The delay between an announcement of legislative intention, and actual enforcement of a new law, can be more than two years; this is too long.
Don't let red tape delay needed laws
The anti-tobacco law signed two years ago this month gave shisha cafes in residential areas until this year to move to the city's outskirts.
But the law, like others, has not taken effect, because of red tape and lack of communication between authorities.
This is regrettable. The practice of announcing a law and then delaying its implementation can diminish the authority of the whole process, leading people to ignore it until they are given a fine or hear of someone being punished.
A similar delay has befallen the child car-seat law, which authorities said would be introduced by 2011. In practice even legal practitioners are often unsure if a certain law is actually in force.
Such confusion serves nobody. Authorities would do well to improve their coordination so that a law, once signed, takes effect when it is supposed to, that the public knows about it, and it is enforced properly.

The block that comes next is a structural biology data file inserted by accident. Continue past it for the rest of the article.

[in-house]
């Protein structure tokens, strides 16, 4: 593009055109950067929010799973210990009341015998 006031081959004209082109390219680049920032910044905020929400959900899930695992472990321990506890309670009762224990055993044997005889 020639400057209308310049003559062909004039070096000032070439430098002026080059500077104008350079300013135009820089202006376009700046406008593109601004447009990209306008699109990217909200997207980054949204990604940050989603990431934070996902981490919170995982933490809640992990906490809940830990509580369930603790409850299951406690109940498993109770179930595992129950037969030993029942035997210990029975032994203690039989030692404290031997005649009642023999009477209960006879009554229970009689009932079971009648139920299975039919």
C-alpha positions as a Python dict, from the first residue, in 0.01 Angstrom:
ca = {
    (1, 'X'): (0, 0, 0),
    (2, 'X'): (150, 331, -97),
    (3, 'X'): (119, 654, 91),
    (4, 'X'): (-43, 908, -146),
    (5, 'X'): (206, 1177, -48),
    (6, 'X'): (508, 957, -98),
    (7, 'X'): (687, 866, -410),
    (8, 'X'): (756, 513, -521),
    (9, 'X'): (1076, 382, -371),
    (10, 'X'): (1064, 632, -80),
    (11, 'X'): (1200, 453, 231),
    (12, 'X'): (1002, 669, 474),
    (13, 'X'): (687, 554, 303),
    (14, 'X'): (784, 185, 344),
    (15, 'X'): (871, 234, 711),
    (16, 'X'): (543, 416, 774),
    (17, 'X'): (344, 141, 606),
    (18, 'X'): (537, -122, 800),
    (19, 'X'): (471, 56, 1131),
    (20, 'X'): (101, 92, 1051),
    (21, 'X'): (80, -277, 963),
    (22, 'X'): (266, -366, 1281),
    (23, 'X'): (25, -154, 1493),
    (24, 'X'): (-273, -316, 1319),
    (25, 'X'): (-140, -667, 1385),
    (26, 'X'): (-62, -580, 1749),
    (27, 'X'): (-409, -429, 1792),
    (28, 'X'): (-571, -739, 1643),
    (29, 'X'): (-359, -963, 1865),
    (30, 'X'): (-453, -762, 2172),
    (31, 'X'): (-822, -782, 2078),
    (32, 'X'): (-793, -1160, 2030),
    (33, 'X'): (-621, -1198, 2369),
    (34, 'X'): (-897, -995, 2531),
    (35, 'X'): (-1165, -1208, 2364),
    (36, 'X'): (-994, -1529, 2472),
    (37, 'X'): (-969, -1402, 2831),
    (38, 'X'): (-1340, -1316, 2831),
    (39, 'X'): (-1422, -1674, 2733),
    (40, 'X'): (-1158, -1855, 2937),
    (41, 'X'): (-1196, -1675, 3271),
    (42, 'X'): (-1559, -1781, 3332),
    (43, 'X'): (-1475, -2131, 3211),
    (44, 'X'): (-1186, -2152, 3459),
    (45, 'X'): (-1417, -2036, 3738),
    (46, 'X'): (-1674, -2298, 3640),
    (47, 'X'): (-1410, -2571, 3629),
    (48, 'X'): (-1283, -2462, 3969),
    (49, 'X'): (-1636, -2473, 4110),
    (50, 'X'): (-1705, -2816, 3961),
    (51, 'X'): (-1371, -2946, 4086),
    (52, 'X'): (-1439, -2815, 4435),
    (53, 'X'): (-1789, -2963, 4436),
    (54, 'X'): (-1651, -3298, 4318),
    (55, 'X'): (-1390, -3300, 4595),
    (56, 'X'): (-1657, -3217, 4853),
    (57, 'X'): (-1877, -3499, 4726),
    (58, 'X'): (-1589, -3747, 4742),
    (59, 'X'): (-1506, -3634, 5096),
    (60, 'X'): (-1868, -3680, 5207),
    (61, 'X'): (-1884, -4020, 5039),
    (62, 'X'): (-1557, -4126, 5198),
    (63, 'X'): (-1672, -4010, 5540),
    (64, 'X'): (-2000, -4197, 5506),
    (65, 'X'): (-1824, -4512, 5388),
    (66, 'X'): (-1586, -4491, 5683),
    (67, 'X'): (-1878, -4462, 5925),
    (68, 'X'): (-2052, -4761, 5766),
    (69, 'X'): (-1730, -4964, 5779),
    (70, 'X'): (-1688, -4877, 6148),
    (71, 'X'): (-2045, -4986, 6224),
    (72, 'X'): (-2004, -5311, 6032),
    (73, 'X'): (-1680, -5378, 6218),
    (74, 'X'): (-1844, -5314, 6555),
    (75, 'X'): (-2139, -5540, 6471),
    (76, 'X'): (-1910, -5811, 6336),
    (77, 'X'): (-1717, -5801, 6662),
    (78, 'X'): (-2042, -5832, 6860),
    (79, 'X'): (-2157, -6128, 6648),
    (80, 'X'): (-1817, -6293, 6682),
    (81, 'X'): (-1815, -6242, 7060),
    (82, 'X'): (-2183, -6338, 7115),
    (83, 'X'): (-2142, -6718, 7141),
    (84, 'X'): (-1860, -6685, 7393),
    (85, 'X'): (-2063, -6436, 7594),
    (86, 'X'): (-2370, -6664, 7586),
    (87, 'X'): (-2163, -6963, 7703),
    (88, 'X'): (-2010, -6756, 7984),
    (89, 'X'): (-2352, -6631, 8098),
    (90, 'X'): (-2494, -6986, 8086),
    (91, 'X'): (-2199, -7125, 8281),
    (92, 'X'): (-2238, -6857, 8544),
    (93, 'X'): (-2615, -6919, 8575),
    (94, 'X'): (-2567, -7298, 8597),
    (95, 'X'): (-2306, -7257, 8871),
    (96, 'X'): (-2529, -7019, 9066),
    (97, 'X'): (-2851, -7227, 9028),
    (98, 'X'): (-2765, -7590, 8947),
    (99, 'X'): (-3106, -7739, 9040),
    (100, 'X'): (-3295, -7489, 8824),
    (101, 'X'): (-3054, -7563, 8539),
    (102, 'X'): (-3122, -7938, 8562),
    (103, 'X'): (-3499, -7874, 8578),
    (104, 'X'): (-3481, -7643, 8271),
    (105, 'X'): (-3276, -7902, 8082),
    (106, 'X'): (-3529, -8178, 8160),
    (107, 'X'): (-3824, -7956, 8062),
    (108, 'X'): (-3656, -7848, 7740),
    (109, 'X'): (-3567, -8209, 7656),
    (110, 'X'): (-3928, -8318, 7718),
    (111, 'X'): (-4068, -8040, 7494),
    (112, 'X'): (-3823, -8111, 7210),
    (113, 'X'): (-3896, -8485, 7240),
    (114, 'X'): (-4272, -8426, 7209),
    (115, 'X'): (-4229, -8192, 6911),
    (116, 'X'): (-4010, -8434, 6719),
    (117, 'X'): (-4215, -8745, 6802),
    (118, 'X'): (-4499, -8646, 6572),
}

The tobacco law is a good example of this. "We are waiting for the past six months," Khaleefa Al Romaithi, public health director for Abu Dhabi Municipality, told The National. "Every month, we contact the Ministry of Health. They say, 'Very soon'."
The health ministry says it has been waiting for clarity regarding a bylaw setting out details such as how far shisha cafes must be from residential areas, which ones will be licensed or shut down and what a business must do to have a smoking section.
These are tough questions, but two years have already passed. Because the details have yet to be settled or announced publicly, cafe owners cannot decide on new locations without knowing the letter of the law. This vagueness could force many cafes to close and employees to lose their jobs.
Some parts of the tobacco law could have been put into effect already. Parents, for example, should not smoke in cars with children under 12. Those who do could and should be fined. There would be no harm if some laws were implemented piece meal.
Most of these laws pertain to public health. Delays, therefore, do more than harm people's trust in the law-making process.